Republished with permission from the author; thanks Jason.
Over the past few weeks as the debate over a national health care option has moved from the halls of Congress to the water cooler I have found myself engaging in several discussions with those opposed to a national health care option. There are several problems with how this debate is going. First, in typical republican style, those who oppose national health care have attempted to boil the debate down to simple talking points and rhetoric. Any attempt to point out that such a complex topic as this is inherently nuanced and requires complex analysis is dismissed outright since in my opinion many Americans don’t seem to have the attention span to fully understand the topic. This is exemplified in a recent interview of Republican Party Chairman Michael Steele by Steve Inskeep on NPR[i]. Inskeep’s assertion that Steele’s position is nuanced is forcefully rejected. If we can get beyond the talking points and rhetoric and treat this debate with the careful thought it deserves, I believe that the weak foundation of those opposed to national health care will crumble. This essay attempts to provide a logical foundation and reason for my support of a national health care option. The first portion of the essay will define four key philosophies that help provide a context for the debate. I will then describe how I think this debate should be reframed. Finally, I will provide direct rebuttals to some of the more common criticisms of the health care option.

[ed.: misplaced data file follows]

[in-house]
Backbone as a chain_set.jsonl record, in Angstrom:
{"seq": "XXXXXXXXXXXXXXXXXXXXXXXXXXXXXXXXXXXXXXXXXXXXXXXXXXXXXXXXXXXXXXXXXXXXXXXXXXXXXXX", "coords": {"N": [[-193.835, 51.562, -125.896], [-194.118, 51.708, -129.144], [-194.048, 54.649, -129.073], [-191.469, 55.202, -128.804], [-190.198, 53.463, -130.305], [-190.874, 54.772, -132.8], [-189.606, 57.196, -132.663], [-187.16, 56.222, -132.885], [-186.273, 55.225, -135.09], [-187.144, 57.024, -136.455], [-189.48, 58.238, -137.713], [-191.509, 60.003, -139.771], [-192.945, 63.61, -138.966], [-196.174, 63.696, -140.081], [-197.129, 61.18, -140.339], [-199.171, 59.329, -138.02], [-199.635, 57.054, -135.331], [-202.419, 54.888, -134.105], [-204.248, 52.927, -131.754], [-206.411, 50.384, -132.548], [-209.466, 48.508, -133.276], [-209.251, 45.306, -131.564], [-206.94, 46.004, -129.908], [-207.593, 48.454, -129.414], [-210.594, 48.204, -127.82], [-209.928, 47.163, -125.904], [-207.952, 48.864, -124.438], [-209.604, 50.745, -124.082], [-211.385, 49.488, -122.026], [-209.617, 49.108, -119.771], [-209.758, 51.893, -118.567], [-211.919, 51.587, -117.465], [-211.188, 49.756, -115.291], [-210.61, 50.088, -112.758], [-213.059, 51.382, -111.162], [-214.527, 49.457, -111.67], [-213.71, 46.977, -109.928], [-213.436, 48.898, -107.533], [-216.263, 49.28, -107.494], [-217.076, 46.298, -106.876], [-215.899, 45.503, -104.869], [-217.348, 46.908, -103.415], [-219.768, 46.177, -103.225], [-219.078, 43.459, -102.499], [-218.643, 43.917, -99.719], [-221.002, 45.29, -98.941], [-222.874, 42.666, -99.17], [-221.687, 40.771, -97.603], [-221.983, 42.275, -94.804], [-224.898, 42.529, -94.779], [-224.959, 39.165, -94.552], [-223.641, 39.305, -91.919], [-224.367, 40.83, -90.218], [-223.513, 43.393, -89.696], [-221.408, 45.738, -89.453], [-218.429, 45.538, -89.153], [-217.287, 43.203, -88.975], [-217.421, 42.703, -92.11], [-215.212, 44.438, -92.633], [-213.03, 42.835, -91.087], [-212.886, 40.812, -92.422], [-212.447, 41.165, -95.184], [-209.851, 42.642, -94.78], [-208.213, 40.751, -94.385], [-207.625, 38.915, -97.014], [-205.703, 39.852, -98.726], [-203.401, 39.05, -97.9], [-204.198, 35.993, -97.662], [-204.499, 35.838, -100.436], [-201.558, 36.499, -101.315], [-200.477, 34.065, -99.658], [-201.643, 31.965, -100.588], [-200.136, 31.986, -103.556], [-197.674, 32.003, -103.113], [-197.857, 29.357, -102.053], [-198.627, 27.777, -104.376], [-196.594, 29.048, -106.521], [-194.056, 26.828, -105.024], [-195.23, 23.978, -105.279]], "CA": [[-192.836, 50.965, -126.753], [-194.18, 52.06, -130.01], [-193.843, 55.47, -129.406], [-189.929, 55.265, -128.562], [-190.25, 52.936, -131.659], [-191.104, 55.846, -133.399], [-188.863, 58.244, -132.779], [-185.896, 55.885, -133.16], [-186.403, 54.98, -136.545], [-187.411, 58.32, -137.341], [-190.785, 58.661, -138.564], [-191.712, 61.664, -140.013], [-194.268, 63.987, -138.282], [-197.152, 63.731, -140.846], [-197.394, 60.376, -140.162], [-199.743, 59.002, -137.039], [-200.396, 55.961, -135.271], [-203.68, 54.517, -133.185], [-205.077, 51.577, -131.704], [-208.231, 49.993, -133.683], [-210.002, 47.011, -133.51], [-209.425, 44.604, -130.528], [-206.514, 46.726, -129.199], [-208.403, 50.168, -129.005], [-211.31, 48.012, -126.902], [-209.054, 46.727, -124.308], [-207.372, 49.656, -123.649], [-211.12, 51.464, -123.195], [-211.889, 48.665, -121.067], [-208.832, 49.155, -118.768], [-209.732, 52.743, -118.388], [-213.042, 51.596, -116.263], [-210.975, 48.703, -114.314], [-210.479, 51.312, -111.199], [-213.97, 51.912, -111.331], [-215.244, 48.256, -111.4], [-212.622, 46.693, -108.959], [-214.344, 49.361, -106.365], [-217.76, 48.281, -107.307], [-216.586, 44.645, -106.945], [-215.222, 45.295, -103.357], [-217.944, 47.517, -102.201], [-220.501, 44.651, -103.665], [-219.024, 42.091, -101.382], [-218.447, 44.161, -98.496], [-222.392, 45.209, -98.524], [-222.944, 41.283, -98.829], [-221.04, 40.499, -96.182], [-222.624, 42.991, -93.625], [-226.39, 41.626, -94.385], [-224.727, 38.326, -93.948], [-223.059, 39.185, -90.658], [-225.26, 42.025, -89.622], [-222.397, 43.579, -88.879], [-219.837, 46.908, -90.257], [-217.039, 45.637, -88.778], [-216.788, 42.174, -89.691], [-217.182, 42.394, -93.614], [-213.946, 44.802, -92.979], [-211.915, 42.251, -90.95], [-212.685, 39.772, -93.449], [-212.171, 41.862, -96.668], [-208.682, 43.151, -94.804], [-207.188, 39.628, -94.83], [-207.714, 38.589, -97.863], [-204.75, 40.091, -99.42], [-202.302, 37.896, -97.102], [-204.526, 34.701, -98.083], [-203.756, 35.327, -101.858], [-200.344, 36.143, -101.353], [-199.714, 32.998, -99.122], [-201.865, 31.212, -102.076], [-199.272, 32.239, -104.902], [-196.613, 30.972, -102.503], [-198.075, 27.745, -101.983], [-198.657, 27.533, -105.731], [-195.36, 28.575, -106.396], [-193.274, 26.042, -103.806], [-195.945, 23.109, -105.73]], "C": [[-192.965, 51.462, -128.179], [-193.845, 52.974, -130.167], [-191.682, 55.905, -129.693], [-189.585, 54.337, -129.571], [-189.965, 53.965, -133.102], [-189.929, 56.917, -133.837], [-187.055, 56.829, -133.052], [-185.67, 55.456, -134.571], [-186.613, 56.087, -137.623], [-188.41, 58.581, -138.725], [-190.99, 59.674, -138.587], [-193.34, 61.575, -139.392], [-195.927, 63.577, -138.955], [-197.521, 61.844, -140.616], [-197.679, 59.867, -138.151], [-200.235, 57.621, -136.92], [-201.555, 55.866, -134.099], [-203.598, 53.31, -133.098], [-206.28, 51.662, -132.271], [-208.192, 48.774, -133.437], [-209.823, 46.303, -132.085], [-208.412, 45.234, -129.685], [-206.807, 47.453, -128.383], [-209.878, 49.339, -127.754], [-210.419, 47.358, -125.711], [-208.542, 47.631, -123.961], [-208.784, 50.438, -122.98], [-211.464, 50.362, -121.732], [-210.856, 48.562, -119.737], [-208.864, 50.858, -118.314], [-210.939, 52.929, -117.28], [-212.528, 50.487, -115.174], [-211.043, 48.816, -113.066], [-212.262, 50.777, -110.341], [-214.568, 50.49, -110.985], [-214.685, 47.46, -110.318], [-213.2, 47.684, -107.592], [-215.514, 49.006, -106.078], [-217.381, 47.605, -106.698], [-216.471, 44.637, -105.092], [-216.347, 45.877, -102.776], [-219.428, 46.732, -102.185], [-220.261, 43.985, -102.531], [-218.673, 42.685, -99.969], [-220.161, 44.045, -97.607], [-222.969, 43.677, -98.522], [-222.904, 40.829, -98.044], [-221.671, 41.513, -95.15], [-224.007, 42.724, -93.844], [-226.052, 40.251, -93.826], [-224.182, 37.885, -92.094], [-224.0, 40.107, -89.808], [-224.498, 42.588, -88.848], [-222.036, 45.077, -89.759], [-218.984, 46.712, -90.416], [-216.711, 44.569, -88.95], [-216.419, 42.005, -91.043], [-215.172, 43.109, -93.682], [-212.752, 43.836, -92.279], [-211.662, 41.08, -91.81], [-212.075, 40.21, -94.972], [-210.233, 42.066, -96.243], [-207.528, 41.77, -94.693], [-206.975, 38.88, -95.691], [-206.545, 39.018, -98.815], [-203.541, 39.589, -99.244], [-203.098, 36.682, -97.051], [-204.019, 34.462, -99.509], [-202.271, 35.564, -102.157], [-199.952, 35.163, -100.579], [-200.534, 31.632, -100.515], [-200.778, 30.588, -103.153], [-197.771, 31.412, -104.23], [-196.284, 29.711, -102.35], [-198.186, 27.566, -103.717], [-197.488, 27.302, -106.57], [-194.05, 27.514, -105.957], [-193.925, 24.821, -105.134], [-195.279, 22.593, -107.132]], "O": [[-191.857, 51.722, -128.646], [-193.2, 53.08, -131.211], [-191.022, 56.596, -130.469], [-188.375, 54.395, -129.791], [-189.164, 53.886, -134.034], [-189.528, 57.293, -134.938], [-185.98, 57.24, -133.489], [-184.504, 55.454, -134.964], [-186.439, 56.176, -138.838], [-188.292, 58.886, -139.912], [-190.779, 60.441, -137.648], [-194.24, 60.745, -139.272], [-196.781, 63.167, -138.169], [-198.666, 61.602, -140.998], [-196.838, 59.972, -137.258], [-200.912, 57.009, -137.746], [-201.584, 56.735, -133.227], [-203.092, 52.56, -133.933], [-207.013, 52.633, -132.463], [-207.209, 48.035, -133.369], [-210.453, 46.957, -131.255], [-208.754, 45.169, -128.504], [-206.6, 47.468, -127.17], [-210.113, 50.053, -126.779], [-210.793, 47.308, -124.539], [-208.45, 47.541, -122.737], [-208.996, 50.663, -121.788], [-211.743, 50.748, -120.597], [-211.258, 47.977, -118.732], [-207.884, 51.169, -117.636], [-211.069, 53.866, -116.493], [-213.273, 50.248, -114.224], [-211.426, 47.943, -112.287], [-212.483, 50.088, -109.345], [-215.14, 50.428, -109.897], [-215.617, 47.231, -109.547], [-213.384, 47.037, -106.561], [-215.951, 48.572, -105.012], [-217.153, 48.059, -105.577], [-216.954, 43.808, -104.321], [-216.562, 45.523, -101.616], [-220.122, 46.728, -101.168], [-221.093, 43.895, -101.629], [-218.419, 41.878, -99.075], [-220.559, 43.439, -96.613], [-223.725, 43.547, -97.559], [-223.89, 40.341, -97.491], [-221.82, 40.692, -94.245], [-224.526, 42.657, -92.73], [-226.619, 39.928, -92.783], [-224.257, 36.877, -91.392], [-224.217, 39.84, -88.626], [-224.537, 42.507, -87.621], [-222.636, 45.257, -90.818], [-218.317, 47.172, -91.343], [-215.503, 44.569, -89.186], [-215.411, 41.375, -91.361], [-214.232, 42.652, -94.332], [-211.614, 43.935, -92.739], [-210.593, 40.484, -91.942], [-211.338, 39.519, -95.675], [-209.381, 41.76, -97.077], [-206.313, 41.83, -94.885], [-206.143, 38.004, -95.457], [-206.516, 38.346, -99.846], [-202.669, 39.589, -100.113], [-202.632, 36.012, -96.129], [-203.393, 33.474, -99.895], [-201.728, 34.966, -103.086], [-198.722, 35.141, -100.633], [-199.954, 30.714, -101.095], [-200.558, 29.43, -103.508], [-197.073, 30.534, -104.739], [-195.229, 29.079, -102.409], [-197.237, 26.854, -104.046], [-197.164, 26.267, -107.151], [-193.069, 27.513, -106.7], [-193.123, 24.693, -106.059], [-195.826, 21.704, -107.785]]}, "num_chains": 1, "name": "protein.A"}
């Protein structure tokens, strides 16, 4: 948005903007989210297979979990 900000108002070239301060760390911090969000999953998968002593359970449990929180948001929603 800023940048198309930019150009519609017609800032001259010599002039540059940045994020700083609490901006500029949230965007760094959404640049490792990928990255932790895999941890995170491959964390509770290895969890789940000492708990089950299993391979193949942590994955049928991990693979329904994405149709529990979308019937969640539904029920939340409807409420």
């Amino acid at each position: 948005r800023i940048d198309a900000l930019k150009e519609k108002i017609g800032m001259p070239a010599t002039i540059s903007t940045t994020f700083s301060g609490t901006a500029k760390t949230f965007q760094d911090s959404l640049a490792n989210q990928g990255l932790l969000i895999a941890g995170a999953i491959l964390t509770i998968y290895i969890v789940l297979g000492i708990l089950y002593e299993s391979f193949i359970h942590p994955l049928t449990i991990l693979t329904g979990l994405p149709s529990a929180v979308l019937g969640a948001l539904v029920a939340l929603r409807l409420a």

A Foundation for Debate
There are four opposing philosophies that are at play in this debate: individualism, collectivism, capitalism, and democracy. Understandings of these opposing forces provide valuable insight into the differing points-of-view on this debate.
Individualism and Collectivism